faith in action

Remembering Sen. Lugar

U.S. Sen. Richard Lugar, a founding member of St. Luke's UMC in Indianapolis, Indiana, died April 28, 2019.

On Christmas Eve 2013, in his final year of office, Sen. Richard Lugar, a founding member of St. Luke’s United Methodist Church in Indianapolis, Indiana, reflected with Church and Society staff about the relevance of the United Methodist Social Creed and Social Principles to his public service.

“The United Methodist Church can be an enormously powerful source of current information,” said Lugar. “A determined pastor and strong lay group can really bring us up to speed on what is happening in Kenya or Zimbabwe, and what we might be able to do about it. And that’s important, that kind of information and practical advice on how to act and then strengthen our will to do so comes from the discipline of regular attendance. The fact that as a congregation, this is not a casual affair for us; this is a very important discipline in our lives.”

He spoke candidly about the moral challenges of serving in congressional leadership during a period of history that witnessed a profound move beyond Cold War ideologies and toward increased attention to dialogue, diplomacy and development as a means of securing peace.

He said, “One of the joys of serving in public life is the belief that you can make a difference. The other side of the coin is that you have to make decisions and they are likely to be recorded, as they are not private ones. Yes or no. History will indicate this is where he stood: this is what he said or didn’t say or ducked the issue. That’s probably an important discipline before God, that you have to stand up and be counted.”

While Lugar, perhaps, will be remembered best for the Cooperative Threat Reduction Program (better known as the 1991 Nunn–Lugar Act). Lugar also spoke with dignity and warmth for the role well-informed congregations can play in educating members and promoting peace through public engagement.

“I’m challenged frequently because the controversies we are debating in the Senate have enormous consequences, not just for Americans, but for people around the world! Should we develop a new weapons system, invest billions of dollars in items like that? If they are ever used, [they] are going to kill tens of thousands of people or more. Justified by the fact that other nations may have similar systems? These get into moral equations.”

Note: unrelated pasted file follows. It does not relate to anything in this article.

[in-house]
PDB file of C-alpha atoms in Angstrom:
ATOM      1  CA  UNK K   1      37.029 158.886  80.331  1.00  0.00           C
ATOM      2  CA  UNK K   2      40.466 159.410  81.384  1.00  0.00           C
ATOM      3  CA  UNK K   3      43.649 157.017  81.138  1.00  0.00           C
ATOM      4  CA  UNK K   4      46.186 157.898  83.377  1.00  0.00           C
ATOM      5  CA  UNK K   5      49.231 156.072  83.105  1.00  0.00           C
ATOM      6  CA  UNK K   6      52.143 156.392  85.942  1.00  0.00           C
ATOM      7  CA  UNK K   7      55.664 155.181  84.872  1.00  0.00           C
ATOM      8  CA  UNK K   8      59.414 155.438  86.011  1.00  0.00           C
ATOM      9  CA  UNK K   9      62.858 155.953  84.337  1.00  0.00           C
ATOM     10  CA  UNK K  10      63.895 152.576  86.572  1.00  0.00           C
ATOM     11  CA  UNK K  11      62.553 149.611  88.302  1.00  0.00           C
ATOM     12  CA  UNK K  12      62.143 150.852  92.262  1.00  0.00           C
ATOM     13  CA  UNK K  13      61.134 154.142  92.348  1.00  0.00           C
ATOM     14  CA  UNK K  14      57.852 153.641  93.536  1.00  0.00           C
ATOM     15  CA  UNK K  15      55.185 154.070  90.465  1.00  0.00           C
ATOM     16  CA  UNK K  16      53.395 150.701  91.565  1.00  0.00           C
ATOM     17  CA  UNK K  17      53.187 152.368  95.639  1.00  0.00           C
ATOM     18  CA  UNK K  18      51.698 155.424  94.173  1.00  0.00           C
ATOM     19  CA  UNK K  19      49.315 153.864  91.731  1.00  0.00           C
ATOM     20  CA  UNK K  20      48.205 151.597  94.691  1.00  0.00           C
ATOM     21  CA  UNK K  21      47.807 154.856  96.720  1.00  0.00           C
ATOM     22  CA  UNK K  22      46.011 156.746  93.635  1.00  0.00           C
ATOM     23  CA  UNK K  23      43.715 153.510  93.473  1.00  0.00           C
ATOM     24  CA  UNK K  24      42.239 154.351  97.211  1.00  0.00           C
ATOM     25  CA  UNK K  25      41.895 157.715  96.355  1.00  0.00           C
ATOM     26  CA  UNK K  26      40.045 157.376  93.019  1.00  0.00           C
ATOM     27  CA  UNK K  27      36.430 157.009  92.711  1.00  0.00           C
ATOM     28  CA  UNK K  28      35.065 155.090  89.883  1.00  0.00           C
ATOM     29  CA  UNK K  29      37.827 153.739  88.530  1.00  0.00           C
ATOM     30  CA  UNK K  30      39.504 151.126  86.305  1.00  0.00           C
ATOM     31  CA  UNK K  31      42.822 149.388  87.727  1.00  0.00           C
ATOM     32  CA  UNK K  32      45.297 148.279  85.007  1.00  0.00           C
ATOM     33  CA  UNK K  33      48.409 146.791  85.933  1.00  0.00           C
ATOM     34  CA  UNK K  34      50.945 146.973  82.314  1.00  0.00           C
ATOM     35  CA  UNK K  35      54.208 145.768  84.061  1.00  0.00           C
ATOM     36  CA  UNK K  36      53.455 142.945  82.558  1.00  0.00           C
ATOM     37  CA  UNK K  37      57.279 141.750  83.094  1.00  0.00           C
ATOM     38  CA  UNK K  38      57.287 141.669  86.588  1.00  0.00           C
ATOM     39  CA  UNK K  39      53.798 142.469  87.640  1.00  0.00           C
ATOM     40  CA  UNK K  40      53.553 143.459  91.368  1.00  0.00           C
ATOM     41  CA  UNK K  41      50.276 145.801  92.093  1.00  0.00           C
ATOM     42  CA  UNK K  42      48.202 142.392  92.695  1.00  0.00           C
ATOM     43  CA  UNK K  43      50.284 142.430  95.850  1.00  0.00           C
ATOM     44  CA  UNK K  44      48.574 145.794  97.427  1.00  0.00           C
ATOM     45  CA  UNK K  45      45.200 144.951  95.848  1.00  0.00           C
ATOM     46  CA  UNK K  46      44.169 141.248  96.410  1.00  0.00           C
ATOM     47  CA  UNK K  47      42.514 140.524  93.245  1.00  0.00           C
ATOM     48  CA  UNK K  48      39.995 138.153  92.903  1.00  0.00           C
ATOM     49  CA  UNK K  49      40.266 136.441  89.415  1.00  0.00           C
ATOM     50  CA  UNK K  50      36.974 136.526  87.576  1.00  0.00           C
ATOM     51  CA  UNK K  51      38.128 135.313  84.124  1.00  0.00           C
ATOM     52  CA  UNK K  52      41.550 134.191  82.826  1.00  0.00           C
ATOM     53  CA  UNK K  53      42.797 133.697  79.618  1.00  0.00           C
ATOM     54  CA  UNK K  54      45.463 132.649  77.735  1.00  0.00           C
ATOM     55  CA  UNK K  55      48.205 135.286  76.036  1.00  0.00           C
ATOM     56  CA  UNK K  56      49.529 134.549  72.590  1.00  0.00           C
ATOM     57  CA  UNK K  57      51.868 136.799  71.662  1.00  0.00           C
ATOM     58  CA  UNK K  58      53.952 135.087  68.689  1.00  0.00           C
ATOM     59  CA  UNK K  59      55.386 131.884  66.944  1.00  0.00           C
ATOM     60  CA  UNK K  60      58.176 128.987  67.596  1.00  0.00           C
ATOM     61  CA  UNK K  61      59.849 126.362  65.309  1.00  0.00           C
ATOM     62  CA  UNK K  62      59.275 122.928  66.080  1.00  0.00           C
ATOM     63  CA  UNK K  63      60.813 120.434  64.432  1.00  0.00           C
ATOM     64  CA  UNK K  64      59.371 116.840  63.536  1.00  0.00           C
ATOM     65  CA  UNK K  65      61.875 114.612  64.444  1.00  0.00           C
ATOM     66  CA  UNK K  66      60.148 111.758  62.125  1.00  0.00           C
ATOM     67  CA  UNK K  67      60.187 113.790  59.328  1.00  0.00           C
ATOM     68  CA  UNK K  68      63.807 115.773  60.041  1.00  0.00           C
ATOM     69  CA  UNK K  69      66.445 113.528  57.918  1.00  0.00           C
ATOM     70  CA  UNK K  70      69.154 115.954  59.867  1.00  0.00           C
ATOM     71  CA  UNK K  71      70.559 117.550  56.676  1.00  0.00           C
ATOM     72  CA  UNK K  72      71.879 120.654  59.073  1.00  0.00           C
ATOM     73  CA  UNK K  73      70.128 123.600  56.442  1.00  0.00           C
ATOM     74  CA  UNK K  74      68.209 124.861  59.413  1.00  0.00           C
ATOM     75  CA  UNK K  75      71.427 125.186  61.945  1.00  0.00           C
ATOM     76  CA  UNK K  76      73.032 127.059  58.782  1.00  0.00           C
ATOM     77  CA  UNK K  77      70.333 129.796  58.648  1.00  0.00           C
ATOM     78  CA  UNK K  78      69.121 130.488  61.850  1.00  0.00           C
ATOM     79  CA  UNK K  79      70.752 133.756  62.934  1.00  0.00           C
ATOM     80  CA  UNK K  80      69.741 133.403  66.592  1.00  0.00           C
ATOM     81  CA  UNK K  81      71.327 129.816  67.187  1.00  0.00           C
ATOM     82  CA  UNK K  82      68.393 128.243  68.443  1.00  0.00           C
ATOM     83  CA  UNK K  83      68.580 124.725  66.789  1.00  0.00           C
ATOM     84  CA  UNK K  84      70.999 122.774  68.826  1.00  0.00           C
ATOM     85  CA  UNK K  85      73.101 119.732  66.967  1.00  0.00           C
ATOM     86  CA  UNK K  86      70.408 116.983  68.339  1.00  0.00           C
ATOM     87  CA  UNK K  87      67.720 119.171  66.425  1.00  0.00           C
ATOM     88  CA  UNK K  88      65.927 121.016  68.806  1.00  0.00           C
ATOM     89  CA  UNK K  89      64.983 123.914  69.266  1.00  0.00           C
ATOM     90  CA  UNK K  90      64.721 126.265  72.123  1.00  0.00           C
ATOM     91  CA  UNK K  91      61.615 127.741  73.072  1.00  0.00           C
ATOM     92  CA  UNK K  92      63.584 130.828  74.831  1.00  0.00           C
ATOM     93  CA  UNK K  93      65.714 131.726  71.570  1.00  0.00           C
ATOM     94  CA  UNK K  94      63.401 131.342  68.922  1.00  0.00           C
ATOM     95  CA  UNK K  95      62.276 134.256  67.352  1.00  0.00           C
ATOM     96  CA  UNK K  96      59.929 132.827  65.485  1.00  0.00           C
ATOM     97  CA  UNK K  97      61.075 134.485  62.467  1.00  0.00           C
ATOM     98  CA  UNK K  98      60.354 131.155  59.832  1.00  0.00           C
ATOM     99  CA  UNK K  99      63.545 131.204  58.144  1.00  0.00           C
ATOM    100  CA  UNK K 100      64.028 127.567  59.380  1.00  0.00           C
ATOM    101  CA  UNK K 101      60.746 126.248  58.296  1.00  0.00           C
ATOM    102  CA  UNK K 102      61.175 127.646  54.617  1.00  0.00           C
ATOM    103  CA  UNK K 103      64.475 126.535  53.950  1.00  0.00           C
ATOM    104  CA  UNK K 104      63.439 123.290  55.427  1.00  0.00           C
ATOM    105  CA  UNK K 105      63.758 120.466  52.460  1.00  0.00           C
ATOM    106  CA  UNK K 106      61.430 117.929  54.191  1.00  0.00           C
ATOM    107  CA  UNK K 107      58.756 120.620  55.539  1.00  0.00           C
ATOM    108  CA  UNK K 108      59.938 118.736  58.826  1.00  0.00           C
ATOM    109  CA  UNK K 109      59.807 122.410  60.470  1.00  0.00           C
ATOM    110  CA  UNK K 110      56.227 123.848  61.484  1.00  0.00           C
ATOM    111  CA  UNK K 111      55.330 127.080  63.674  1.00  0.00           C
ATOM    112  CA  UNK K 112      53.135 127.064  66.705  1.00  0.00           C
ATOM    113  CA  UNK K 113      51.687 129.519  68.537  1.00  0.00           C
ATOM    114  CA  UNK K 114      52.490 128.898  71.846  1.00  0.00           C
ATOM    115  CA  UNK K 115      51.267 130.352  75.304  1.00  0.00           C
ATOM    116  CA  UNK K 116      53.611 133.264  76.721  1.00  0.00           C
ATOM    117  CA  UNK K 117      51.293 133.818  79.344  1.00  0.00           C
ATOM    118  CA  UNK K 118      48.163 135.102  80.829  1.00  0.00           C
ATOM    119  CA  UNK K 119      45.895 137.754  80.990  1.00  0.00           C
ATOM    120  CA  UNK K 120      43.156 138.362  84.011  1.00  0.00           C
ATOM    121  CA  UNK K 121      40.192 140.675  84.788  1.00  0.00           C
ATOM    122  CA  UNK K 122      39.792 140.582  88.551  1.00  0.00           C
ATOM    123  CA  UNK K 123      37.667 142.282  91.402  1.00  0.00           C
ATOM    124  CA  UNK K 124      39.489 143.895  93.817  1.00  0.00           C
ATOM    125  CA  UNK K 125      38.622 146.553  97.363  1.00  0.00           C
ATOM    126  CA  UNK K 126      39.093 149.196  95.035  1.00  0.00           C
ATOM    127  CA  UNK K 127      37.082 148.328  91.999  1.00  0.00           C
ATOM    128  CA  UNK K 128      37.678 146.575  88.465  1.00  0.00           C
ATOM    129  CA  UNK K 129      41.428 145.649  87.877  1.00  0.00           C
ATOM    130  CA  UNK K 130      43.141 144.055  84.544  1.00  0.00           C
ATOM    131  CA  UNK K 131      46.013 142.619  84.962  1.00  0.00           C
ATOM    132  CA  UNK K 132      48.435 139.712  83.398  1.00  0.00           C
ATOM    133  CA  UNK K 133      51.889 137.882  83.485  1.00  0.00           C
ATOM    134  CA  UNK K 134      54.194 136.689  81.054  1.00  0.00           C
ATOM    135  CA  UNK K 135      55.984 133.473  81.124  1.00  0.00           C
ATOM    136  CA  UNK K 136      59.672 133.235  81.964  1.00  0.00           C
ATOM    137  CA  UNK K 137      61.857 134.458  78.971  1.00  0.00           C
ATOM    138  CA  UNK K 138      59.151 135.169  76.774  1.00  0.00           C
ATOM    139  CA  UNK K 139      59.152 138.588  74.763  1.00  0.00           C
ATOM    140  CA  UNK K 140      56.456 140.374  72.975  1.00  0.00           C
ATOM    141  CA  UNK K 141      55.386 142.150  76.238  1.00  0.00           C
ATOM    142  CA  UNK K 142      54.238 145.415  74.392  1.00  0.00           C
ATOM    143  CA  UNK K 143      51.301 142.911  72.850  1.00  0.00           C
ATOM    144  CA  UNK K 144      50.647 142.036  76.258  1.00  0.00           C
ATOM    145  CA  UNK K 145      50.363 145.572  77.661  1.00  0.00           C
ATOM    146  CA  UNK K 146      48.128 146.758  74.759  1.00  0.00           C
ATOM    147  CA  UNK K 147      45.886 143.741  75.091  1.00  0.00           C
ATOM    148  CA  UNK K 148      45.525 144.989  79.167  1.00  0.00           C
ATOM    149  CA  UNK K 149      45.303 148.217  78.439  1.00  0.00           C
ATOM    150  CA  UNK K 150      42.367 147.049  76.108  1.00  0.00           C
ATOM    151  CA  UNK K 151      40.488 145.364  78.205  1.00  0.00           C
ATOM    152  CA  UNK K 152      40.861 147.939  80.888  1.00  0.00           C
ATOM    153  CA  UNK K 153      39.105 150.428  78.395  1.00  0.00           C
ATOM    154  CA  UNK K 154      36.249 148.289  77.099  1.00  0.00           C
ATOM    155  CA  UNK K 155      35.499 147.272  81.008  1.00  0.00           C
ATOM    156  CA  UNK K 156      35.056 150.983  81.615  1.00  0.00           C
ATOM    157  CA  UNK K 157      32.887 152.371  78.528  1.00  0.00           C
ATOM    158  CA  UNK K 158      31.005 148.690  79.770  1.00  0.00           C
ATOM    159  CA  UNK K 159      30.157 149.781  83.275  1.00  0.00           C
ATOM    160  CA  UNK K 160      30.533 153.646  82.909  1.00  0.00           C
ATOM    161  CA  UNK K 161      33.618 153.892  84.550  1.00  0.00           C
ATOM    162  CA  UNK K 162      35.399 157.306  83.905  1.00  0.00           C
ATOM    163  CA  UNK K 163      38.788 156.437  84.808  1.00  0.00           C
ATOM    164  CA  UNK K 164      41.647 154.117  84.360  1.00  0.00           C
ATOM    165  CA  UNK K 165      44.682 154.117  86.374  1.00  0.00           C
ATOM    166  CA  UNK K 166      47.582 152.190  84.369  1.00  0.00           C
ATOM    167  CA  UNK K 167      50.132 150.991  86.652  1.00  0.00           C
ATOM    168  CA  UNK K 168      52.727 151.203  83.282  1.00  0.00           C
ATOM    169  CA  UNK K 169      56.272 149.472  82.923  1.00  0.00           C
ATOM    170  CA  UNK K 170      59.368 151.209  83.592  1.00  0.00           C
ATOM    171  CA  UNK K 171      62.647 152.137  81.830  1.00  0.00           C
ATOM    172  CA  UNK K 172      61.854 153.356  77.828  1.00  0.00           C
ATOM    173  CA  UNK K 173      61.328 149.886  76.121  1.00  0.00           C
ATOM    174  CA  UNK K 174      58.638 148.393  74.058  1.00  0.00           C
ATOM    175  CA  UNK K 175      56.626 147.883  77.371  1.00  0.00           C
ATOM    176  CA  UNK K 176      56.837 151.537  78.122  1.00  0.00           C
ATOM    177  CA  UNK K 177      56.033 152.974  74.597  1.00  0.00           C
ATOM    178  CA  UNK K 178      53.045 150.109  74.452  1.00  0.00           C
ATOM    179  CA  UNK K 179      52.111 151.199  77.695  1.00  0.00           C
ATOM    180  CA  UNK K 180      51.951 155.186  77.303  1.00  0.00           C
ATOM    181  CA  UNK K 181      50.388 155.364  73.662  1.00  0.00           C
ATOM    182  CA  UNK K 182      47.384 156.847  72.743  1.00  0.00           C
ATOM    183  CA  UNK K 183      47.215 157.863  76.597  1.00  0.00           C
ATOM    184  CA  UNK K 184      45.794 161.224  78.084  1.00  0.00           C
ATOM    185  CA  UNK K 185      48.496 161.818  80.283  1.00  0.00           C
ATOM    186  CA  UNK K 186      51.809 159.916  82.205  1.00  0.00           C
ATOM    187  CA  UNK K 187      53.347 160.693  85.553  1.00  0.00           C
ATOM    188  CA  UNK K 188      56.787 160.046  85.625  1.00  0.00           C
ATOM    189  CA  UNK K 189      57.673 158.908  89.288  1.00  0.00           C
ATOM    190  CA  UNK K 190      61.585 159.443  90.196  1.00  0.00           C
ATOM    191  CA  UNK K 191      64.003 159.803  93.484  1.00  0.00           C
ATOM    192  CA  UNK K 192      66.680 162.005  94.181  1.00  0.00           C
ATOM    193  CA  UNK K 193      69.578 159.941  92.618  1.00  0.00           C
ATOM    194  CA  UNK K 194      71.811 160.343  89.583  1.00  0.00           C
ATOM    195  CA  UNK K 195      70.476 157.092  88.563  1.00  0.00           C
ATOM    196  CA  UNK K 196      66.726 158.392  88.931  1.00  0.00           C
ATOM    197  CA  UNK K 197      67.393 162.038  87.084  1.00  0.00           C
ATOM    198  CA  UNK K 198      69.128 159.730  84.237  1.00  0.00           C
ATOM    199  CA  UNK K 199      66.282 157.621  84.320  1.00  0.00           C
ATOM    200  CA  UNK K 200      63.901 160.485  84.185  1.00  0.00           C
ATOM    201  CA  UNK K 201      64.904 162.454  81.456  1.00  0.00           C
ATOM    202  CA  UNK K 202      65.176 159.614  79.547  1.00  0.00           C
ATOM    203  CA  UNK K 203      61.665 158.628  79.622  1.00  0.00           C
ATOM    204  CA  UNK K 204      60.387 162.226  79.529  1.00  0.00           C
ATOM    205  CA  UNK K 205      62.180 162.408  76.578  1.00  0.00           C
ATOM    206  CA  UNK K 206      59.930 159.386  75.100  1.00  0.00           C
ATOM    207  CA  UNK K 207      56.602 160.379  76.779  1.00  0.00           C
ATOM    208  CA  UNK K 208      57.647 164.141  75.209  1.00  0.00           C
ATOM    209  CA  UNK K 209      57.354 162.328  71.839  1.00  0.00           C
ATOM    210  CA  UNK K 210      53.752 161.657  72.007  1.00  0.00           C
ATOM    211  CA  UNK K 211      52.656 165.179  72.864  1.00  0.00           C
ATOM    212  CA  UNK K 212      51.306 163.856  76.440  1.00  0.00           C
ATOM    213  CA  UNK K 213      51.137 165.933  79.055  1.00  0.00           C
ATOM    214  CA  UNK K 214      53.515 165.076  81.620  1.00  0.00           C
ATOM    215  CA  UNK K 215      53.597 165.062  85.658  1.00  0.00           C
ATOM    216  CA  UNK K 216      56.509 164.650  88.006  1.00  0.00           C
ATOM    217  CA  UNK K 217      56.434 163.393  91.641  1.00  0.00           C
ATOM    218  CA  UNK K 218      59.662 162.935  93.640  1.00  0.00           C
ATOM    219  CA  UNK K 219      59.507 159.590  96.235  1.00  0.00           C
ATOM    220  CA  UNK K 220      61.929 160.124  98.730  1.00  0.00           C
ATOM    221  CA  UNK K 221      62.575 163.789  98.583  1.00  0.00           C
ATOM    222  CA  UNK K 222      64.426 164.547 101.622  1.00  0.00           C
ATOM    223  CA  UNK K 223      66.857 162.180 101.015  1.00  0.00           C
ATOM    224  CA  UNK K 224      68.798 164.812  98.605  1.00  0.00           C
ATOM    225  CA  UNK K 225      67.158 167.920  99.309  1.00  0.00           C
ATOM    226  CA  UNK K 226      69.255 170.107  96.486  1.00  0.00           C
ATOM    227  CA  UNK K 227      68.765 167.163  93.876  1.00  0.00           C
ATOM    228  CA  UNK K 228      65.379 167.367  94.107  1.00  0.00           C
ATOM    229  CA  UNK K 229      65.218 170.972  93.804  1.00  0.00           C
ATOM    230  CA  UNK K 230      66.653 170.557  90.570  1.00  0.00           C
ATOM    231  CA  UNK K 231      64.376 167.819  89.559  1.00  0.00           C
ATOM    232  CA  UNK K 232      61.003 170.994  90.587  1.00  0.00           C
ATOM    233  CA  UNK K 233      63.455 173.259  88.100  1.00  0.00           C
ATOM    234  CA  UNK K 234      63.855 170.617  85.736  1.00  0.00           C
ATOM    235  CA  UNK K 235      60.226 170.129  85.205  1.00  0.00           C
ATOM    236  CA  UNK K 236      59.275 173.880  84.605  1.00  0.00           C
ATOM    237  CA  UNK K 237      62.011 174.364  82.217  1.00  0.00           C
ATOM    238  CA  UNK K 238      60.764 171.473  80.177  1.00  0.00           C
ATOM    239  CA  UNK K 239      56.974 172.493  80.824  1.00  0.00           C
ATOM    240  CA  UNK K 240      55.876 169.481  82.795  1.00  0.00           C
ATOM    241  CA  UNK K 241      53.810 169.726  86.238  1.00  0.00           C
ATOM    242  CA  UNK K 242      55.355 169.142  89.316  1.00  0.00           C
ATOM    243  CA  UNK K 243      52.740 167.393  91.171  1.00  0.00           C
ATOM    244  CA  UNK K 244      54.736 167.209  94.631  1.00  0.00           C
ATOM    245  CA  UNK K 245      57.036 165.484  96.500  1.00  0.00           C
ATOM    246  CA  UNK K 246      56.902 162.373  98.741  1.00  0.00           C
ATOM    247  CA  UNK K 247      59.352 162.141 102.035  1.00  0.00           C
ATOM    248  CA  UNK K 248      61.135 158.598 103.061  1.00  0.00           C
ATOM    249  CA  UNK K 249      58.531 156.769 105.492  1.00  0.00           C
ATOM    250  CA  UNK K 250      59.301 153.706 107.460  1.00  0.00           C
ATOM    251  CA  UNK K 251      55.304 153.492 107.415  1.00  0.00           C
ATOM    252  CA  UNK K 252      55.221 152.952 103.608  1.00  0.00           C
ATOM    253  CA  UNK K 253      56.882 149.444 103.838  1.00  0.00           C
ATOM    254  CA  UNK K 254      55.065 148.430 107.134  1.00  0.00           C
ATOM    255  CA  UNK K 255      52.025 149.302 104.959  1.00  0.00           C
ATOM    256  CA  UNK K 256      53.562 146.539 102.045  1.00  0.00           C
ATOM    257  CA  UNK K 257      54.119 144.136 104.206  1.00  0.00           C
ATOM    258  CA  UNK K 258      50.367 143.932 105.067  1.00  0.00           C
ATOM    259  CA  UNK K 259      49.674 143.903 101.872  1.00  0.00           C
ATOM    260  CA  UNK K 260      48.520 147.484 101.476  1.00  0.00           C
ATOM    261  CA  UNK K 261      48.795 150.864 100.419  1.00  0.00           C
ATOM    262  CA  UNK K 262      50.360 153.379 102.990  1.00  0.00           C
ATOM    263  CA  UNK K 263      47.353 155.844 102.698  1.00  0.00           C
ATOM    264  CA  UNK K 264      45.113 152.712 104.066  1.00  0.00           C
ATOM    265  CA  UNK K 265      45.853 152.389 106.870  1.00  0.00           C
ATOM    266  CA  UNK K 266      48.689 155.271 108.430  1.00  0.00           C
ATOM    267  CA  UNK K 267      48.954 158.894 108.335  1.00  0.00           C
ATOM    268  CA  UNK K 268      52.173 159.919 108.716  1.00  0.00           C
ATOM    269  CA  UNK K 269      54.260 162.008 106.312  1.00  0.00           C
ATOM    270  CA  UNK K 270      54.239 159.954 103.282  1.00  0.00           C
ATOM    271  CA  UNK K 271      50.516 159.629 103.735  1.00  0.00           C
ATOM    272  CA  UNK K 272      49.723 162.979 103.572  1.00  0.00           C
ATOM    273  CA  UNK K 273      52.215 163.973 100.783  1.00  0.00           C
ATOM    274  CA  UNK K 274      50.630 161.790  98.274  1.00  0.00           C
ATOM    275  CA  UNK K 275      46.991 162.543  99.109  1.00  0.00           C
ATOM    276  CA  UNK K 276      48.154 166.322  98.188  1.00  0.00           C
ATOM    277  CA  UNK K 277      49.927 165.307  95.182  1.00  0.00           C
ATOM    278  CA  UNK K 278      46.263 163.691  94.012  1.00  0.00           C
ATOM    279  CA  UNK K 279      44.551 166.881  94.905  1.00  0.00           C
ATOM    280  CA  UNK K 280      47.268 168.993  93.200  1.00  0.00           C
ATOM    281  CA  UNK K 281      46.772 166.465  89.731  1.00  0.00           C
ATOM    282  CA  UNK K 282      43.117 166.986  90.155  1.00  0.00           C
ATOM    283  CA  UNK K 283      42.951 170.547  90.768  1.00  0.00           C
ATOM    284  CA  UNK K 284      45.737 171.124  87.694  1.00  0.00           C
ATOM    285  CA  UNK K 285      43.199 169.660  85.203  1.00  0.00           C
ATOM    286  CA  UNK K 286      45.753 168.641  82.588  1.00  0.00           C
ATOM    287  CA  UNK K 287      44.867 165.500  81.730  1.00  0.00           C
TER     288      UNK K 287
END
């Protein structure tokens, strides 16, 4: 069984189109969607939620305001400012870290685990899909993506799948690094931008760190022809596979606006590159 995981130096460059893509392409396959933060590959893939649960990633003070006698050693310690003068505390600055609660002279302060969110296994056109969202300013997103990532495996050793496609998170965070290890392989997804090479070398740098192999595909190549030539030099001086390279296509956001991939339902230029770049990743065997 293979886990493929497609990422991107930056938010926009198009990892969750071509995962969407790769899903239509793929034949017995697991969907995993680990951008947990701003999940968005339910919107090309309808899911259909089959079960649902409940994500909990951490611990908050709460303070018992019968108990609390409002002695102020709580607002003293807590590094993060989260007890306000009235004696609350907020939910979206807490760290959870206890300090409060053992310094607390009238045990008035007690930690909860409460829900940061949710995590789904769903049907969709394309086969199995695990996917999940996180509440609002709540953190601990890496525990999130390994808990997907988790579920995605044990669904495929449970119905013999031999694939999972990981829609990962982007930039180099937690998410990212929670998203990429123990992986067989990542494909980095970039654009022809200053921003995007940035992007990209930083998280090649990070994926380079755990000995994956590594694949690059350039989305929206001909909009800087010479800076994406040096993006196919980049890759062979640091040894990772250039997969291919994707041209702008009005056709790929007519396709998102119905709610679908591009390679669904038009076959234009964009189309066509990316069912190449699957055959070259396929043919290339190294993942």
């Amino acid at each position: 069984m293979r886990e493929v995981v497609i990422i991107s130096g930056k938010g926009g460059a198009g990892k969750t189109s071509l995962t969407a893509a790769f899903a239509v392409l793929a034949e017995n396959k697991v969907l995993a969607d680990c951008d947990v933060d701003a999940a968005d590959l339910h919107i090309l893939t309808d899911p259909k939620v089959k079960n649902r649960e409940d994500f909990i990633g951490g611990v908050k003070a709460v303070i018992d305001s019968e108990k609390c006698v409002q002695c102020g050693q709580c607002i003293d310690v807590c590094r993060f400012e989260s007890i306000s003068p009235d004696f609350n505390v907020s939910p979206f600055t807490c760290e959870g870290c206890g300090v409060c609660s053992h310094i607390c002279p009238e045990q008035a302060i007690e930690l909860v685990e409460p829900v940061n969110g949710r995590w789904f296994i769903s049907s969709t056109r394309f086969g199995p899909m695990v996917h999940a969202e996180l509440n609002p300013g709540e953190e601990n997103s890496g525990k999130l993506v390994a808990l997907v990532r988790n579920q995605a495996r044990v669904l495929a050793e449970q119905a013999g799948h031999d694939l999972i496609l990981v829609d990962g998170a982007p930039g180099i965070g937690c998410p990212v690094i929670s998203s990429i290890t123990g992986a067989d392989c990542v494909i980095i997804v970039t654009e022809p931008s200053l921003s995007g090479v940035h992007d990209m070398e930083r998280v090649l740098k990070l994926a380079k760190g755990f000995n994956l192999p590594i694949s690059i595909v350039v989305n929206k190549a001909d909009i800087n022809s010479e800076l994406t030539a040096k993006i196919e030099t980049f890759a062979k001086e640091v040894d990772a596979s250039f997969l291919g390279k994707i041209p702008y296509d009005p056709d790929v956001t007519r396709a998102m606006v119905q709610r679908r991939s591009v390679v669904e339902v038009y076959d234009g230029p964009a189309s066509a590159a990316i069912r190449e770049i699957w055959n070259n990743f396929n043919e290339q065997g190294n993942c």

He went on to add, “It has been my mission — informed by the United Methodist Social Creed and this early upbringing — to try to work with other countries systematically to take care of each other and every one of these weapons, to destroy them or to guard them or to convert them so that in fact there is the possibility for some peace and stability.”

Lugar’s legacy is reflected in his deep concern as well for people suffering from hunger and the need to pursue food security as a matter of human rights and sustainable development. He, along with Sen. Bob Casey, cosponsored the 2009 Global Food Security Act, supported the Supplemental Nutrition Assistance Program, as well as the 2004 African Growth and Opportunity Act,

“I’ve been involved in the worldwide fight against hunger,” he said. “This involves trade practices. It involves the kind of seed and fertilizer that might work. It especially involves the kind of markets for farmers and their ability to support themselves and their families. And it comes down to the guardianship of the earth. God created this earth, we are on it for a period of time to utilize it, to try to serve, [and] to try to grow in our own faith with all the resources God has given us. But we have an obligation to protect the earth, to protect that heritage for our children and for others that follow us.”

By any standard of measurement, Lugar lived a life of service with great distinction.